Equinox Reflection by Sally McKenna

Loughcrew Cairn T by Sally McKennaThe present day psyche is drawn to the inscriptions on ancient stones. As the Earth moves into a crisis phase we more and more understand the ancestral links to the inner chambers of the mounds. We see green bellies rising from the land with entrances guarded by stones that have to be crawled over before going inside. Step over this stone and go into a space of deep slumber or deep awakening. These builders are not the people who wanted to subjugate the Earth, to tame it. We would grow into those people, who would come later. Now in 2008 there is a desire to return to that time of innate personal rhythm with the seasons.


The Autumn Equinox is the next major solar event in the yearly calendar of the path of the Earth as it spins in its wobbly arc around the sun. The main chamber at Loughcrew in Ireland welcomes the sun in at the Equinox.

The rising beam of light sears its way into the entrance, slicing across the ancient calendar stone composed of interlocking cells with a beckoning circle in the middle Is this the home place from the stars? The entry upright stone is rough and fingers catch in the curved grooves and push into pock marks. It is cold and wet and ahead it is dark because the sun has not yet risen. Your hand tells you that this is a special place and your eyes are penetrating the gloom, searching for the stone that you know is ahead.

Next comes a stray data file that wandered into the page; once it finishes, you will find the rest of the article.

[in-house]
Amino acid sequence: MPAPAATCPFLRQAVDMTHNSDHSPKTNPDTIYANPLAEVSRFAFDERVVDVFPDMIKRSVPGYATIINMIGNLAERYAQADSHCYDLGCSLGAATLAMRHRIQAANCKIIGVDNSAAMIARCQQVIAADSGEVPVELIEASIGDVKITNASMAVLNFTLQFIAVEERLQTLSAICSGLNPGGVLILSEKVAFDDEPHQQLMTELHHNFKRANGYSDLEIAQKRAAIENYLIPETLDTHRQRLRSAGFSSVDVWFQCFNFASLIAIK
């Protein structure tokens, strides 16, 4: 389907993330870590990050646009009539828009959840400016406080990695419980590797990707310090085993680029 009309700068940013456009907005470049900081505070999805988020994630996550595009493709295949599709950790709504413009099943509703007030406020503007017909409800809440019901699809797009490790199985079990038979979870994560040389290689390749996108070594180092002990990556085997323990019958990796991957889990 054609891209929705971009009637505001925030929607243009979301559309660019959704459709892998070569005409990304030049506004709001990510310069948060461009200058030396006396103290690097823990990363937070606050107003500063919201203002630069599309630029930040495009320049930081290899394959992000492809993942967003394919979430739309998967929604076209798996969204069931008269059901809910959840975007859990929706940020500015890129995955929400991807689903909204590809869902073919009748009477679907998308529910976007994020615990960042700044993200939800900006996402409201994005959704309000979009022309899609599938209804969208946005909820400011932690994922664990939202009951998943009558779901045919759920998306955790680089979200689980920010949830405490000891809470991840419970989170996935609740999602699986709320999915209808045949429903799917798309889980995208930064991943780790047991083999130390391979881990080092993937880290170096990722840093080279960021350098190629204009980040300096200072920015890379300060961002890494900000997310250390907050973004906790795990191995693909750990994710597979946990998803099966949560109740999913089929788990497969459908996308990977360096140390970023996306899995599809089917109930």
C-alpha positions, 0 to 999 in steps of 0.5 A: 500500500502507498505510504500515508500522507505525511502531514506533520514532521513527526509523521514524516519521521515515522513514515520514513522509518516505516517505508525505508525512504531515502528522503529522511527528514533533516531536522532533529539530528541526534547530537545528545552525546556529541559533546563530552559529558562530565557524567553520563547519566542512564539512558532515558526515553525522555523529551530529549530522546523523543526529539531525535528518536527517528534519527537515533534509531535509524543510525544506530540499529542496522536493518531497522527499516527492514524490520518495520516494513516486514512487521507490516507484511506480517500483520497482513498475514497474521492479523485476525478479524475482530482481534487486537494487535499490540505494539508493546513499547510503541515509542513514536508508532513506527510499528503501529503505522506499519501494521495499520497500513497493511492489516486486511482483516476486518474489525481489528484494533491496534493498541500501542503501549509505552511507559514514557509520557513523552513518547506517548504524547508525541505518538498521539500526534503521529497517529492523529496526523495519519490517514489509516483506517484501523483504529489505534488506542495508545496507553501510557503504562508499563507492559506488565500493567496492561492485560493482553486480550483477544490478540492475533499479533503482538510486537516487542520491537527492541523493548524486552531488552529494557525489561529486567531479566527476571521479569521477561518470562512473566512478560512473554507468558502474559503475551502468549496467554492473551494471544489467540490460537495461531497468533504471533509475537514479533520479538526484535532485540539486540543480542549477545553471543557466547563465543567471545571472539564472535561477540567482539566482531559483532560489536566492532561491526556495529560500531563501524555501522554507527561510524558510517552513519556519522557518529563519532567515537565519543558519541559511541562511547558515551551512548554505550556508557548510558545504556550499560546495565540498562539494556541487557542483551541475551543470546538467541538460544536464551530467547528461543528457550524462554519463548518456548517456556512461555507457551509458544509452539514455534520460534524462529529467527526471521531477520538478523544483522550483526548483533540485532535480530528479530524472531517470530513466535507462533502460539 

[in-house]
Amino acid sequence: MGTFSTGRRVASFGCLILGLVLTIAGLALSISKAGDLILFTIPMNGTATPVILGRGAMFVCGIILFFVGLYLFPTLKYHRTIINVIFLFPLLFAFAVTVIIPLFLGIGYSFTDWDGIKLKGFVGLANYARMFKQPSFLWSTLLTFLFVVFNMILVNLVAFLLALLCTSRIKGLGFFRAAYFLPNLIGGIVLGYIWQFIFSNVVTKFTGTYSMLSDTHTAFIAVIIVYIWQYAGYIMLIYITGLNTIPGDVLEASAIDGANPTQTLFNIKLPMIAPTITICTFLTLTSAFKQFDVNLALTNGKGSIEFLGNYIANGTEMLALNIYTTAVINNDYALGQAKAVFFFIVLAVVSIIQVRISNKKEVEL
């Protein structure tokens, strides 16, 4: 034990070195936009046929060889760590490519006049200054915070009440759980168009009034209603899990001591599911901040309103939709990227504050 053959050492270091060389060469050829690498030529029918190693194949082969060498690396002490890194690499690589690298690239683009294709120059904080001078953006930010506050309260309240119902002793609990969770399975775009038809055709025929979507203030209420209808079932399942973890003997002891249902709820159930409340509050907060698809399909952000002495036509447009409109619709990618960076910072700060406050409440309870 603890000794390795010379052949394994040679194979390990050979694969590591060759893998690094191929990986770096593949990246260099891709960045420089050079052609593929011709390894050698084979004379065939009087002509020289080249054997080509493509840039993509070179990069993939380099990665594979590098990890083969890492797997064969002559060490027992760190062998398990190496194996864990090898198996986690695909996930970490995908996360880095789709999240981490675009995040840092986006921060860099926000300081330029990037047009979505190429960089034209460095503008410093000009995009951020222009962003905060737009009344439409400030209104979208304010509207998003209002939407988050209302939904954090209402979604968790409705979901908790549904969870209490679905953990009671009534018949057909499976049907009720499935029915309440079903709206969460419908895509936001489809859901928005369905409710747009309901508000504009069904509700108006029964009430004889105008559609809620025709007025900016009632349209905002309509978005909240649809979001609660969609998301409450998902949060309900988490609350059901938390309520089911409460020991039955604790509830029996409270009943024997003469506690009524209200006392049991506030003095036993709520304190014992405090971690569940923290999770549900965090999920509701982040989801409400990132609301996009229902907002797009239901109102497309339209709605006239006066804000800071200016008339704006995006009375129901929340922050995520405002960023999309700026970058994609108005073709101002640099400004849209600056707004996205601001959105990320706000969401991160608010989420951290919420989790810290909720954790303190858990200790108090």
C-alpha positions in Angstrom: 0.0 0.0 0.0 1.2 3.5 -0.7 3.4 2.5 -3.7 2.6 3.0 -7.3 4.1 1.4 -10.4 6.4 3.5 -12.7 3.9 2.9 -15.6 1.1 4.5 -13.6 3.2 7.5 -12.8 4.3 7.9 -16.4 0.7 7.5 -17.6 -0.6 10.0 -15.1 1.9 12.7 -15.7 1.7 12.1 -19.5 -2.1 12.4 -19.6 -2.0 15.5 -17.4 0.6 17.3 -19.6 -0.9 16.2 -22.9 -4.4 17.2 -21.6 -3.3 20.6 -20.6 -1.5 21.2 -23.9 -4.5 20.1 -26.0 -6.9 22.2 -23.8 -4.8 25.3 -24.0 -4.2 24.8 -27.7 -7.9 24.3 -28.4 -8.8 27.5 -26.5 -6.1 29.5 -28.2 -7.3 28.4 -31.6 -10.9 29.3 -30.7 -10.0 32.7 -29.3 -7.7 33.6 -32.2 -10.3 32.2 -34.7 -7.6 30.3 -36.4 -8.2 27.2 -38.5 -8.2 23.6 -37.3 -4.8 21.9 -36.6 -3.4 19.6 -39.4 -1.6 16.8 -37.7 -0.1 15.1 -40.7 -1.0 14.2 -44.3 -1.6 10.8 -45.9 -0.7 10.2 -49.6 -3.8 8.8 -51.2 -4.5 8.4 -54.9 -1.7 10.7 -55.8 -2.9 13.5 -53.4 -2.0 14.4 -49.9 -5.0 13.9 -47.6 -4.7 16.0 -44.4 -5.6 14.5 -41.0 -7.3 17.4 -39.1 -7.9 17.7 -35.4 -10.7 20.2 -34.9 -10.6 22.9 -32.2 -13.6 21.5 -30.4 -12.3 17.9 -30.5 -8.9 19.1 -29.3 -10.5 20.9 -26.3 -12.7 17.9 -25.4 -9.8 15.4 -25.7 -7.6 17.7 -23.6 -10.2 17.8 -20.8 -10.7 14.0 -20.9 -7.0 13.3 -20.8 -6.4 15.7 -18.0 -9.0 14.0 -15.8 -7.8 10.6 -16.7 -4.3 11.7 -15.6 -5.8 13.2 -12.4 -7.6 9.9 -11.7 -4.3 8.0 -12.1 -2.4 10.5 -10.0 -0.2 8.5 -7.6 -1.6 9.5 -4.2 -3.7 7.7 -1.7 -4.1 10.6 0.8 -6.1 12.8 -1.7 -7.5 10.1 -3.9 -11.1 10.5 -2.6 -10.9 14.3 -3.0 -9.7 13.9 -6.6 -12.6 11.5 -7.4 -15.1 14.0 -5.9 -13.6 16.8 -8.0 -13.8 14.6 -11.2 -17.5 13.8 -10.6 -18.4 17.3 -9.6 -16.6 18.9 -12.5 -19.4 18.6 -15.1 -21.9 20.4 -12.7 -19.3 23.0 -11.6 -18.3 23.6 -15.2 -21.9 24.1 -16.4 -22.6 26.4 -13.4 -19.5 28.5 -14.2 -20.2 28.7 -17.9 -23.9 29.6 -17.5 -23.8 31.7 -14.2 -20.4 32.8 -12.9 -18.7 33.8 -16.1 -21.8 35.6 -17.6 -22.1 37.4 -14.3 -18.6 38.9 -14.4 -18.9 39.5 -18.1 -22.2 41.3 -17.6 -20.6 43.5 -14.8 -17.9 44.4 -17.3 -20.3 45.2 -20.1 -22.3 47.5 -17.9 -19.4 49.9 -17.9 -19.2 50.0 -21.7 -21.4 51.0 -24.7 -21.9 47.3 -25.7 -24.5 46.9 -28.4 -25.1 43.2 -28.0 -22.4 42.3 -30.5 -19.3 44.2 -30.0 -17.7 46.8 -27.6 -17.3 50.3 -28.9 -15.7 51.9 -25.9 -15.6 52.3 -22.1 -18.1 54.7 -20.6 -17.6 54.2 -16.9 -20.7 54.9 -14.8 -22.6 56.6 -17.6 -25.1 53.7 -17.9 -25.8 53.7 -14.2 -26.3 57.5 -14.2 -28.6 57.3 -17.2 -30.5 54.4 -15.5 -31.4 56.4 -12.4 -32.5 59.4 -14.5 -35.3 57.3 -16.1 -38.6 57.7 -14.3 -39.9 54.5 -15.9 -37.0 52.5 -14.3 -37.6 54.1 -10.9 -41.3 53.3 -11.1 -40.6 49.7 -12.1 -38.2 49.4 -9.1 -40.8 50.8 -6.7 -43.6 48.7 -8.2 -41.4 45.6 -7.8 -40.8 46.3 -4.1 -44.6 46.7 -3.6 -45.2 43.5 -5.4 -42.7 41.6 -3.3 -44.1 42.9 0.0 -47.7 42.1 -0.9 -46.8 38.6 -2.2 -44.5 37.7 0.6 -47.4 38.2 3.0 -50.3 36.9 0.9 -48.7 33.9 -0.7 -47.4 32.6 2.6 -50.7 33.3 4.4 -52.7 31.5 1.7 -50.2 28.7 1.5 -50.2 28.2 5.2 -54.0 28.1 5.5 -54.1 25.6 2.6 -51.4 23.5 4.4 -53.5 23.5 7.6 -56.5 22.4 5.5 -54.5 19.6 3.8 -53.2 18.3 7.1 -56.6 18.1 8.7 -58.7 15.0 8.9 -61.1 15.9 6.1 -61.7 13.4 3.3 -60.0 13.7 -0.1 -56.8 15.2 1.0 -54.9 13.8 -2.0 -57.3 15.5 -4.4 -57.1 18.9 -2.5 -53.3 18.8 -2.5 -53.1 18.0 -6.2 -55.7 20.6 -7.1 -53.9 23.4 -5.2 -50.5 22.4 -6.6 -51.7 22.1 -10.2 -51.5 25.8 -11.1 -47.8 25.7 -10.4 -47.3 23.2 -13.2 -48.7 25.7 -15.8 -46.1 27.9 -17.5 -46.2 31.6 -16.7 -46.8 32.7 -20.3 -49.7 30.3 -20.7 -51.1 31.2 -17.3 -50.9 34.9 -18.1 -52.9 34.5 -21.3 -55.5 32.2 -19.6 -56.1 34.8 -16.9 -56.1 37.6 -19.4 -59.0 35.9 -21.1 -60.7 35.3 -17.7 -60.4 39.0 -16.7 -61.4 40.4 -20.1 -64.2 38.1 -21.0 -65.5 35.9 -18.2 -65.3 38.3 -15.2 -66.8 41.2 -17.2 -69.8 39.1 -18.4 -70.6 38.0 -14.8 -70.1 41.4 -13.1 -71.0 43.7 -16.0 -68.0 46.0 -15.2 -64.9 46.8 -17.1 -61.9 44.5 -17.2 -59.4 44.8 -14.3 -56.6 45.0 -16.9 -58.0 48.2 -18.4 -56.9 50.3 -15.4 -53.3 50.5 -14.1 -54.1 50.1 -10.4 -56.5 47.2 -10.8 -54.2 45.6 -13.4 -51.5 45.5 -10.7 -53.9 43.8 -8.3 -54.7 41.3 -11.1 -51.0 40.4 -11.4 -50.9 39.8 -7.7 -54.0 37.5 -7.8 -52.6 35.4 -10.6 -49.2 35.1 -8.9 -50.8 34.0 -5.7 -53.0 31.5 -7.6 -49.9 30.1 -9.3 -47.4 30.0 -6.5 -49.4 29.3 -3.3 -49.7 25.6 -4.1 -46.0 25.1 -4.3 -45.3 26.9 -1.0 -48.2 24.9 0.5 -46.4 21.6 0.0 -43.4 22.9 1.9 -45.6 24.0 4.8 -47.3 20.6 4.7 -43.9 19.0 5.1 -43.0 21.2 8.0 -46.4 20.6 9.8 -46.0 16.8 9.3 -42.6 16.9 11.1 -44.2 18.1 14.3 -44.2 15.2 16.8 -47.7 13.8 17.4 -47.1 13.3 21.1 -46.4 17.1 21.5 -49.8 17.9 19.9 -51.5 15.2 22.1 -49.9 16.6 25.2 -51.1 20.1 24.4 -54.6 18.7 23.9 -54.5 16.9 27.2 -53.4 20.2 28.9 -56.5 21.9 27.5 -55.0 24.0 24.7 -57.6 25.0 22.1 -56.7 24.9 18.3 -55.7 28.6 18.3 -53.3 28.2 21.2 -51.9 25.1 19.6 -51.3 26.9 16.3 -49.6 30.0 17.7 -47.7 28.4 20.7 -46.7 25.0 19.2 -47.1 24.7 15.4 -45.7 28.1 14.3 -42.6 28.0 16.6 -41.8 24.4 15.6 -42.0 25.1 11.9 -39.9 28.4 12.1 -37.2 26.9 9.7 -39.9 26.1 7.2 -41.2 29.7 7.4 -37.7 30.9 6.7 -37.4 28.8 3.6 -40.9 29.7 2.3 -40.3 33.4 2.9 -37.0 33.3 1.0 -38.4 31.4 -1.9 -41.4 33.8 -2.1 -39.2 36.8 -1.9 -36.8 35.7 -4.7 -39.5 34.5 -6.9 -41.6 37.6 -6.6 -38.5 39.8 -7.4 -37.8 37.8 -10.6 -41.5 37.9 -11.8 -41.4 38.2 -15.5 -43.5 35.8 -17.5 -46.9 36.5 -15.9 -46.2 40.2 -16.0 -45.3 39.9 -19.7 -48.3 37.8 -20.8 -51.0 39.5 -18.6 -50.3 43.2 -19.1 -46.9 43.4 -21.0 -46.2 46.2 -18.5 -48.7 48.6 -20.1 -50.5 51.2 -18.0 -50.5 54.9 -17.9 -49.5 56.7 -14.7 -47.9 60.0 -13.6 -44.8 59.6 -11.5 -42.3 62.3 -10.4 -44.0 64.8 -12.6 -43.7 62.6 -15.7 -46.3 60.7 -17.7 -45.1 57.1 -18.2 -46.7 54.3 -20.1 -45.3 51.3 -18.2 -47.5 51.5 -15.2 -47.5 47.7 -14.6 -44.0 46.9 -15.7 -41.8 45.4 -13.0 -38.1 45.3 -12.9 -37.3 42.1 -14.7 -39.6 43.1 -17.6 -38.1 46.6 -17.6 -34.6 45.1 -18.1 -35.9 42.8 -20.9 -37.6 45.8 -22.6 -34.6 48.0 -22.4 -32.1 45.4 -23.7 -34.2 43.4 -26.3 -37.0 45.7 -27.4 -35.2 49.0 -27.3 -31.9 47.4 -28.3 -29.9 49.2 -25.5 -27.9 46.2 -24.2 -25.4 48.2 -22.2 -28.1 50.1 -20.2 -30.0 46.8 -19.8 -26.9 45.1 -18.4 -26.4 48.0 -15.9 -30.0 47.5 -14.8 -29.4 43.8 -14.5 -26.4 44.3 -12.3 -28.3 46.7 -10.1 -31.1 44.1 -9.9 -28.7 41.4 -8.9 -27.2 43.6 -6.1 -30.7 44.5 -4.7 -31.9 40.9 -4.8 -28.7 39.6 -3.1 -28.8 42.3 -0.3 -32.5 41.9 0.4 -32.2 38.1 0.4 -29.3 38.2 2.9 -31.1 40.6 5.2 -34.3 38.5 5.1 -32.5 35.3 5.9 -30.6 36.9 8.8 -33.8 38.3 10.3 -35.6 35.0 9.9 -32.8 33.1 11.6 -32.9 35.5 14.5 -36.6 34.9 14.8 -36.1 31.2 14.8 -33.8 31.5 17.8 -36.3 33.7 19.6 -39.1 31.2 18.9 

If it is not the Equinox a torch will help you across barrier stones and then you will continue on and you will see the strange mixture of shapes, flower forms, zig zagging lightening and sun rays. If you were an ancient inhabitant entering in the Spring you might think I have all of my crop planted now and breathe a sigh of relief and if you don’t you would know to get on with it fast.

If you were here in the month of September this shining flower would trigger either a time of well deserved mental rest if your harvest was fully gathered and if it wasn’t a sense of anxiety that it had better be gotten on with. If the weather was bad till now an invocation to the Earth might be sung to send along the fine days needed. August first was the harvest festival of Lughnasa or Teltaine when the goddess Tailtu ruled over Ireland’s version of the Olympics on the plains of Meath. The cattle were purified between fires and the people celebrated.

Remembering the Celtic sun calendar is easier if you know that the Celtic festivals of Samhain, Imbolc, Beltaine and Lughnasa occur on the first of the month of November, February, May and August. They are the peak of the Winter, Spring, Summer and Autumn seasons. The Equinox and Solstices are either on the 21st or 22nd of December. March, June and September.

Wheel of the sunThe wheel of the sun, the sacred hoop of life, with both native American Indian signs and Celtic signs interwoven together. Not all of us have a harvest of grain or herds of cattle to gather in for the winter but the harvest festival can push us towards thinking about our own harvest. Visualize the depth of the Celtic cauldron and begin filling it. Knowth held a beautiful cauldron full of sun imagery. We don’t know what it was used for but the symbolism is not lost on today’s needs and is very inspirational.